About the book
In 1997 Andrew Marshall’s partner, and the only person to whom he had ever truly opened his heart, died after a gruelling and debilitating illness. Unmoored from his old life, and feeling let down by his family, Marshall struggled not only to make sense of his loss but to even imagine what a future without Thom might look like. In his diary, he wrote about what set him back – like a rebound relationship – some weird and wonderful encounters with psychics and gurus and how his job as a journalist gave him the chance to talk about death with a range of famous people, a forensic anthologist and a holocaust survivor. Slowly but surely with the help of friends, a badly behaved dog and a renewed relationship with his parents, he began to piece his life back together. Although his diary was never meant for publication, Marshall did share it with friends and colleagues dealing with bereavement, who found it immensely helpful, so to mark the twentieth anniversary of Thom’s death, he has decided to open it for everybody to read. My Mourning Year is a frank and unflinching account of one man’s life for a year after the death of his lover. In turn heartbreaking, frustrating and even sweetly funny, this is no step-by-step guide to dealing with bereavement but a shoulder to lean on when facing the unknowns of death and a resource for those left behind.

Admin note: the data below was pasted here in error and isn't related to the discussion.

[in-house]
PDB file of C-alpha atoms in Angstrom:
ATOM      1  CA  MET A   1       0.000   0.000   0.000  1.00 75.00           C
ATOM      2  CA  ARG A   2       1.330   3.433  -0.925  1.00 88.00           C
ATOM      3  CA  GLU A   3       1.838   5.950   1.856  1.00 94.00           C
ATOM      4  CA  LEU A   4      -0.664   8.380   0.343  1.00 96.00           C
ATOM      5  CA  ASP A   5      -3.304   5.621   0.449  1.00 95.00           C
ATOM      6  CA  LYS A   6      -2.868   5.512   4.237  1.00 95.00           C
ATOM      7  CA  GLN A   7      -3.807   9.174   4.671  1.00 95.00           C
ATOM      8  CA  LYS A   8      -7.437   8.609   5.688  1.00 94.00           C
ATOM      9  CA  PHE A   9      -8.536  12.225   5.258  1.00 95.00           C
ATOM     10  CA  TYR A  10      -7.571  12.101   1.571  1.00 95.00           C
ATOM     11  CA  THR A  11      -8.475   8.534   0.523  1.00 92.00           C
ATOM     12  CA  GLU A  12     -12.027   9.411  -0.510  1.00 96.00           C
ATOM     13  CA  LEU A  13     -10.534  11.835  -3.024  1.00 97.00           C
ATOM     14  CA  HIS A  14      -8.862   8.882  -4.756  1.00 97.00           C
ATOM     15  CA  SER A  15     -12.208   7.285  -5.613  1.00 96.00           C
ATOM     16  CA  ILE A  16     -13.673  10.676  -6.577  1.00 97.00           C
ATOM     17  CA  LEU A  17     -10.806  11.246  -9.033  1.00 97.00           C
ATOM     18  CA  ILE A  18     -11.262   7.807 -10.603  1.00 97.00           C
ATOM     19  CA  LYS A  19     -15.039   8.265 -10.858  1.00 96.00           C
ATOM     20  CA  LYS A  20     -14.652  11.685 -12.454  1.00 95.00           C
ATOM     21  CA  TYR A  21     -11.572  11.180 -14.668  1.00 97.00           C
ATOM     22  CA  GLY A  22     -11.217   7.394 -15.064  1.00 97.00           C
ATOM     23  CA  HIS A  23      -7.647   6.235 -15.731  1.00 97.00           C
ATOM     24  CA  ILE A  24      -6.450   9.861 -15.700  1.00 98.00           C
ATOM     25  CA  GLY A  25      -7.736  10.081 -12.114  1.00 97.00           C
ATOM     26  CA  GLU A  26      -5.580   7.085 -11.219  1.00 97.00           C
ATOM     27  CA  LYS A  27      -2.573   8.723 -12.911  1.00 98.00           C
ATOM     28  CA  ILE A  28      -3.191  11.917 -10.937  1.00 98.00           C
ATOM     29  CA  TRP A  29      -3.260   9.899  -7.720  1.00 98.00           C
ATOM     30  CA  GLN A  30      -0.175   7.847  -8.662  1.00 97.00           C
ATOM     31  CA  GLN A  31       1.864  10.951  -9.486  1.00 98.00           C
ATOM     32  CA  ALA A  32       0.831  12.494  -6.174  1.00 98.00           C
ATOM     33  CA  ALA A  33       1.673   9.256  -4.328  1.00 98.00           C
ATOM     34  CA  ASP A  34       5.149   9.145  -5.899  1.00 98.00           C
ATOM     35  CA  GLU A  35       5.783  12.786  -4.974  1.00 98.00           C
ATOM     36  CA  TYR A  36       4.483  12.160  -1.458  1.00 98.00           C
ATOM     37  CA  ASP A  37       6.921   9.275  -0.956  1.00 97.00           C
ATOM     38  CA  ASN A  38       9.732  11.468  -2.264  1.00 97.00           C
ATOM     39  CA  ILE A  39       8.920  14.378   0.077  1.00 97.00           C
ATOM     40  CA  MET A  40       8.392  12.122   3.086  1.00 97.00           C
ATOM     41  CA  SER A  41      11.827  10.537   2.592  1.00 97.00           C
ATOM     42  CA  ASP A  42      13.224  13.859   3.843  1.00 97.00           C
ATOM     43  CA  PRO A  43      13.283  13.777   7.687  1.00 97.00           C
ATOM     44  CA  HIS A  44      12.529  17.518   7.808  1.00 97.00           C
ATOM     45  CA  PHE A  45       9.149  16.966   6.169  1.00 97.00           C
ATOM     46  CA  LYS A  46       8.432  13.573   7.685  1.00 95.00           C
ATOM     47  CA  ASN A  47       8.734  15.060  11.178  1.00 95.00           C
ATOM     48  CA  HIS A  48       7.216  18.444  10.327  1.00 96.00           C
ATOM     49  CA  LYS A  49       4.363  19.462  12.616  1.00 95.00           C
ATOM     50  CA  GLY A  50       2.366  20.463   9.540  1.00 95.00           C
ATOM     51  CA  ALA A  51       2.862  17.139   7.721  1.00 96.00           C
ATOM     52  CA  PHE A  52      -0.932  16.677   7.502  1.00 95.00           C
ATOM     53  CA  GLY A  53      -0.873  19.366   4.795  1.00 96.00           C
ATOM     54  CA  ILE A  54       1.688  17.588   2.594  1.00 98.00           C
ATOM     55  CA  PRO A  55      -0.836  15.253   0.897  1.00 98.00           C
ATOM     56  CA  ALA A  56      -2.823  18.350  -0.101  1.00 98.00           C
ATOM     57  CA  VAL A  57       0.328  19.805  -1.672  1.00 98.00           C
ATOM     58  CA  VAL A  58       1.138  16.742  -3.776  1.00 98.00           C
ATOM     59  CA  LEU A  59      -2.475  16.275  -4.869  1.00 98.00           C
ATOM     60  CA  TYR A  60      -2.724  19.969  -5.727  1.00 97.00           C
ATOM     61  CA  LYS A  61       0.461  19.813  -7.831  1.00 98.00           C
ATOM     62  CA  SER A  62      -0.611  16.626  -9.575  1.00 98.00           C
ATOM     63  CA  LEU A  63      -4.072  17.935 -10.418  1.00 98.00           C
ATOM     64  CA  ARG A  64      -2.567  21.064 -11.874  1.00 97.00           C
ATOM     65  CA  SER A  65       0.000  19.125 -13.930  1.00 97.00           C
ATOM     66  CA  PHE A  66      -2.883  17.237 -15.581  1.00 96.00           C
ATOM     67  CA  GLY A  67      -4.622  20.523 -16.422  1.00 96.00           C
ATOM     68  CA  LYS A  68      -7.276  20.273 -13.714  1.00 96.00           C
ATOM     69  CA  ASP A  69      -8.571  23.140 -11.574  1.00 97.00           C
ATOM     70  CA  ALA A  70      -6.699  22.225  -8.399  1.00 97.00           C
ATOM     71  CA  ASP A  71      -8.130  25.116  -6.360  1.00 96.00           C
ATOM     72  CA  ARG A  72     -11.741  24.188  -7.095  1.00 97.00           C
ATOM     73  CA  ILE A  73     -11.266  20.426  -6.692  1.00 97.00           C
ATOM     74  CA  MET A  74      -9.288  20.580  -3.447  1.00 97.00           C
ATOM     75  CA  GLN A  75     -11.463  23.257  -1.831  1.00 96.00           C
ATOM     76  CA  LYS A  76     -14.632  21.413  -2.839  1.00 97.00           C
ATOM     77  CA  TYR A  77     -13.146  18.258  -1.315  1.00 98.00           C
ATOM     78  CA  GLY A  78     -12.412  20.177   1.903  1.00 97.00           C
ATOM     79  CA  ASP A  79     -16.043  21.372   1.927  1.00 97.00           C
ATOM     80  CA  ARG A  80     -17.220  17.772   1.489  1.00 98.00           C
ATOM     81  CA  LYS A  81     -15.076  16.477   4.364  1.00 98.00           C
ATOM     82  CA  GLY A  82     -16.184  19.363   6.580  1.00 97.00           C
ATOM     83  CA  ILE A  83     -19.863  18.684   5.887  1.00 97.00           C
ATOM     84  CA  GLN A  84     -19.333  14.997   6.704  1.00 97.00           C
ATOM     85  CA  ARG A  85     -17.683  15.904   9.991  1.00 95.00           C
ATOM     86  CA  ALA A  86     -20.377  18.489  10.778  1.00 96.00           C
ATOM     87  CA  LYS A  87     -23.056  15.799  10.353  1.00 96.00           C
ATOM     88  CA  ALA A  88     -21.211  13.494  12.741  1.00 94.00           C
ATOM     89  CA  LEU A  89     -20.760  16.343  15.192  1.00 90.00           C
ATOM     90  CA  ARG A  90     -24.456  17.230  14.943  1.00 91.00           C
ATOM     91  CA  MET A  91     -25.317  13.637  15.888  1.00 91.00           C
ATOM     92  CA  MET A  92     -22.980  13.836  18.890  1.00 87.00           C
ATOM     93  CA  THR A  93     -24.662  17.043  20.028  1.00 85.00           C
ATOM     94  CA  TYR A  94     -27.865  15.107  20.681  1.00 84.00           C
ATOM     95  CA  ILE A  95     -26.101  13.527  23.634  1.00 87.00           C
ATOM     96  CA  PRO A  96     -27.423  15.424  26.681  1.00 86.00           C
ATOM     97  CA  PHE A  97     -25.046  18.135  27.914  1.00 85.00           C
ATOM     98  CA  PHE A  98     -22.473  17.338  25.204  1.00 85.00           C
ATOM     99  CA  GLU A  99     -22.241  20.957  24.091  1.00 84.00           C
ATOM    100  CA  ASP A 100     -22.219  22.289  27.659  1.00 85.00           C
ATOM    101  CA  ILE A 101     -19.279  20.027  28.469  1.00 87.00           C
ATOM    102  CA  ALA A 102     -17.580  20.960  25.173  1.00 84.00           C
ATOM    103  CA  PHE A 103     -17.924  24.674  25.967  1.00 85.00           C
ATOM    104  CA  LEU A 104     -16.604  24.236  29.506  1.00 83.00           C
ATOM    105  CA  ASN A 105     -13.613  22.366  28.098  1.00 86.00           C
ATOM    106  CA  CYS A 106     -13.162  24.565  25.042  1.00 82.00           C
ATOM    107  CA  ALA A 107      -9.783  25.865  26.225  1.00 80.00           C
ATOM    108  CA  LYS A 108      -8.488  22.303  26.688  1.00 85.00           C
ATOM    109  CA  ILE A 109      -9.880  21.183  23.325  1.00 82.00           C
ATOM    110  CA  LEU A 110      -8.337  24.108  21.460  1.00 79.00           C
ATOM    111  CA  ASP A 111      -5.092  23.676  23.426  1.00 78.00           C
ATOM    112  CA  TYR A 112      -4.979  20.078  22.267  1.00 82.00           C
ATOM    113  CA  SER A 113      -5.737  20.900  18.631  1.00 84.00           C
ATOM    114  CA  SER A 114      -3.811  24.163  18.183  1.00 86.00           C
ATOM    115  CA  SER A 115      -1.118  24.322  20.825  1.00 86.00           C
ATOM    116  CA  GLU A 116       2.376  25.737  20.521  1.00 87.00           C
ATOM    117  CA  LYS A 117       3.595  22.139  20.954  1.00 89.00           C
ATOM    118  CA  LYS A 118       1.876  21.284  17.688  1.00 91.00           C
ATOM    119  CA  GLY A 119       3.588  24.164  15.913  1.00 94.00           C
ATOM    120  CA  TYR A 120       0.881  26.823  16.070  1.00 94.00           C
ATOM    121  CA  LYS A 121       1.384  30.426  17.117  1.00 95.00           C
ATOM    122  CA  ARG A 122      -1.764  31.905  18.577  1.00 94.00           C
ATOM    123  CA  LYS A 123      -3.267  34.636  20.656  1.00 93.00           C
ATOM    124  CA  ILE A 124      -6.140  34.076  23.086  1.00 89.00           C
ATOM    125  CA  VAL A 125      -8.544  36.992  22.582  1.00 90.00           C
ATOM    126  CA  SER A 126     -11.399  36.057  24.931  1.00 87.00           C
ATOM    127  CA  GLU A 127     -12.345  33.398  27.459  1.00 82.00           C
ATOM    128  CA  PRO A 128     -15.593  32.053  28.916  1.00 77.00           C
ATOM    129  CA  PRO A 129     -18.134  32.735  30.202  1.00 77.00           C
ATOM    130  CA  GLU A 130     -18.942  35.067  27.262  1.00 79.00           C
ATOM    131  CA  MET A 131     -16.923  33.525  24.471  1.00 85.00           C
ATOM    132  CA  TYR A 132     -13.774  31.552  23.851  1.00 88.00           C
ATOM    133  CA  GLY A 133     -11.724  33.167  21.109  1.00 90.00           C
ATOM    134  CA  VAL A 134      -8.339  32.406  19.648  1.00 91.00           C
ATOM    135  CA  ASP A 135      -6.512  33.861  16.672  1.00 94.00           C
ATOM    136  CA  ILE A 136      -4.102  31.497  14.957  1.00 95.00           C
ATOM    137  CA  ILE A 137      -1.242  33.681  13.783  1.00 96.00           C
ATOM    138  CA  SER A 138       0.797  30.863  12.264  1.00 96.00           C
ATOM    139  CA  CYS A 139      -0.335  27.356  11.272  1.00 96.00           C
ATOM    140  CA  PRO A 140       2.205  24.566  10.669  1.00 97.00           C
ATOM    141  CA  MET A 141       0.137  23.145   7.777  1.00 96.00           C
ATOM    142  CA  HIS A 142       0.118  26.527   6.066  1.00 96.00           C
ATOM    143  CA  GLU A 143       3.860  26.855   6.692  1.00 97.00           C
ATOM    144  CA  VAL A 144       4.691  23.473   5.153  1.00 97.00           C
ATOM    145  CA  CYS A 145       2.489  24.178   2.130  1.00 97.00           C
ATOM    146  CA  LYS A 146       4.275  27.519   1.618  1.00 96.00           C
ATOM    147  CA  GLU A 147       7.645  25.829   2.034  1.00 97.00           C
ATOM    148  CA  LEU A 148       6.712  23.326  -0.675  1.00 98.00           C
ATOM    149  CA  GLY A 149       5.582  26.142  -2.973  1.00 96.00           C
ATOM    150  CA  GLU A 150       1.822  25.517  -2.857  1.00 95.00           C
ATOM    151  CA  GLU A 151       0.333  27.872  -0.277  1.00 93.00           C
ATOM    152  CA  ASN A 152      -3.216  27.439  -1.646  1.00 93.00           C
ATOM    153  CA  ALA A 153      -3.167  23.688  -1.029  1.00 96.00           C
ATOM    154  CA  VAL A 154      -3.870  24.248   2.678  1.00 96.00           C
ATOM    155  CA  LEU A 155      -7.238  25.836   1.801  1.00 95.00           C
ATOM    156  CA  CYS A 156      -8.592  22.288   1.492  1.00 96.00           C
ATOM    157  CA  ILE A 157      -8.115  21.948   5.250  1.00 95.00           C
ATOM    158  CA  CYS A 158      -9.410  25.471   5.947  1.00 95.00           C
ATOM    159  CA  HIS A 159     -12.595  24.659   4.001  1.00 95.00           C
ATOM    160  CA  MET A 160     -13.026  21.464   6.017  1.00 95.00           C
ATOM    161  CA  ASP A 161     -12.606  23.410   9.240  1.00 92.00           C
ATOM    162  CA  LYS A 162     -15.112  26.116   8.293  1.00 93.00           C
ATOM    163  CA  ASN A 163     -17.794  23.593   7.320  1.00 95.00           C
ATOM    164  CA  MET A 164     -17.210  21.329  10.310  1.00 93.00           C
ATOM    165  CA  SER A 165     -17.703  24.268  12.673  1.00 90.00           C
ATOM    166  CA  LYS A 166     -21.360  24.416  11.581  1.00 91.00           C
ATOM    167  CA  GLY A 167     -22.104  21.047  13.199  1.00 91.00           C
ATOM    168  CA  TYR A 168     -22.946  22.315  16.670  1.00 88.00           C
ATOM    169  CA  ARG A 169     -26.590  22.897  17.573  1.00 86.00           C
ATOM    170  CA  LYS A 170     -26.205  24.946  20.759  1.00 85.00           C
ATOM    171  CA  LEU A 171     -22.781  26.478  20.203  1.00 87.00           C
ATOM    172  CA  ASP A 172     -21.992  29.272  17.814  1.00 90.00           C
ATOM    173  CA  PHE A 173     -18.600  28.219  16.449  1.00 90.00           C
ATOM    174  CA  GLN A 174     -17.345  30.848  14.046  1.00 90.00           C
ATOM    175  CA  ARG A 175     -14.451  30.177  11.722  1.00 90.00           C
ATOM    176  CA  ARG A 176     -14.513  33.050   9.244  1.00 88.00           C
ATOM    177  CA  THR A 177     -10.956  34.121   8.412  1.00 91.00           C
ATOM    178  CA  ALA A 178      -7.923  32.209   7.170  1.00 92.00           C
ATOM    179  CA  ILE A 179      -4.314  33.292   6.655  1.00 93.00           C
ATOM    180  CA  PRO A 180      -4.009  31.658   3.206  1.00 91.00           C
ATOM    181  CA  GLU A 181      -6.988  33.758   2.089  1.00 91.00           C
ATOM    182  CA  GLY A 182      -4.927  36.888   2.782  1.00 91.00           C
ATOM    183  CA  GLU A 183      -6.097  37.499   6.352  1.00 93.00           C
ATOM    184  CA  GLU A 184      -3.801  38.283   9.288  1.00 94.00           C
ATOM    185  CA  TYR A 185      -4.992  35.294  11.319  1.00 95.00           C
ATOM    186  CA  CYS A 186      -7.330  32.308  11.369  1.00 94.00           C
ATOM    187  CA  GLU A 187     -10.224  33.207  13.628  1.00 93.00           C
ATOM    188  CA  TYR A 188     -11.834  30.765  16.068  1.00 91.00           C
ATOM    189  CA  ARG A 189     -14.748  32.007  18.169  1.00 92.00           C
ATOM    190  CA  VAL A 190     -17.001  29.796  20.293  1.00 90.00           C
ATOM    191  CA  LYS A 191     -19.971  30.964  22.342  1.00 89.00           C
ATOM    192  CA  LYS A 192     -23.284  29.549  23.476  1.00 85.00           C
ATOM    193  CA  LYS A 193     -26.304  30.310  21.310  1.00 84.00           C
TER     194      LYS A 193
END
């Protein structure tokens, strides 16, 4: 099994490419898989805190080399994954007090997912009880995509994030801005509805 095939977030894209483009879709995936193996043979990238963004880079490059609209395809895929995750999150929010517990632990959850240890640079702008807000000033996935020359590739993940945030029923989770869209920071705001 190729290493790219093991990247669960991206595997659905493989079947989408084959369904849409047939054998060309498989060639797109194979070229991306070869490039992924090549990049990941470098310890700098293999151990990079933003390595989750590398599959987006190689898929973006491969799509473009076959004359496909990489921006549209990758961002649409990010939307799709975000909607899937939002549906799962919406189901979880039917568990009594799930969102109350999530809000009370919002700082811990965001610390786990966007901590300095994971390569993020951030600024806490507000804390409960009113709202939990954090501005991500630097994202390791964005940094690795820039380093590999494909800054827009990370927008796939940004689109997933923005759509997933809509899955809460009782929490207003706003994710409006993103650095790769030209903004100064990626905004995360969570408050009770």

About the author
Andrew Marshall has written seventeen self-help books – as Andrew G. Marshall – including the international best-seller I love you but I’m not in love with you. His work has been translated into twenty different languages and he still writes for the Mail on Sunday, Daily Mail and Daily Telegraph. This is the first time he’s written about himself.
Many mixed emotions on reading this book, but have been left with the overwhelming sense of love. Not your average “self help book” more a friend that you can turn too.
Huge praise to Andrew for having the courage to print his highly personal account of losing a loved one.